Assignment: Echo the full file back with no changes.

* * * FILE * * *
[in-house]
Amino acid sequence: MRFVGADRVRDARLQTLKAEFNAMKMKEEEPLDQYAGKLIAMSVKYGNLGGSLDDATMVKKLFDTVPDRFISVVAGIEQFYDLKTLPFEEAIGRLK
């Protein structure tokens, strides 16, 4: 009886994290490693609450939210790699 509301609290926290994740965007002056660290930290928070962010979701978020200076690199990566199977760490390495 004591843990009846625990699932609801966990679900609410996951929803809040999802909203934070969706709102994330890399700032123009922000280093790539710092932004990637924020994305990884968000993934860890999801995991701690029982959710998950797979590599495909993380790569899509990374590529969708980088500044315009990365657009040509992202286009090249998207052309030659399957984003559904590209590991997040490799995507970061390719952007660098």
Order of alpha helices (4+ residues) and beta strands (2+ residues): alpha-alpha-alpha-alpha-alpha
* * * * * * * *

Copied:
[in-house]
Amino acid sequence: MRFVGADRVRDARLQTLKAEFNAMKMKEEEPLDQYAGKLIAMSVKYGNLGGSLDDATMVKKLFDTVPDRFISVVAGIEQFYDLKTLPFEEAIGRLK
């Protein structure tokens, strides 16, 4: 009886994290490693609450939210790699 509301609290926290994740965007002056660290930290928070962010979701978020200076690199990566199977760490390495 004591843990009846625990699932609801966990679900609410996951929803809040999802909203934070969706709102994330890399700032123009922000280093790539710092932004990637924020994305990884968000993934860890999801995991701690029982959710998950797979590599495909993380790569899509990374590529969708980088500044315009990365657009040509992202286009090249998207052309030659399957984003559904590209590991997040490799995507970061390719952007660098």
Order of alpha helices (4+ residues) and beta strands (2+ residues): alpha-alpha-alpha-alpha-alpha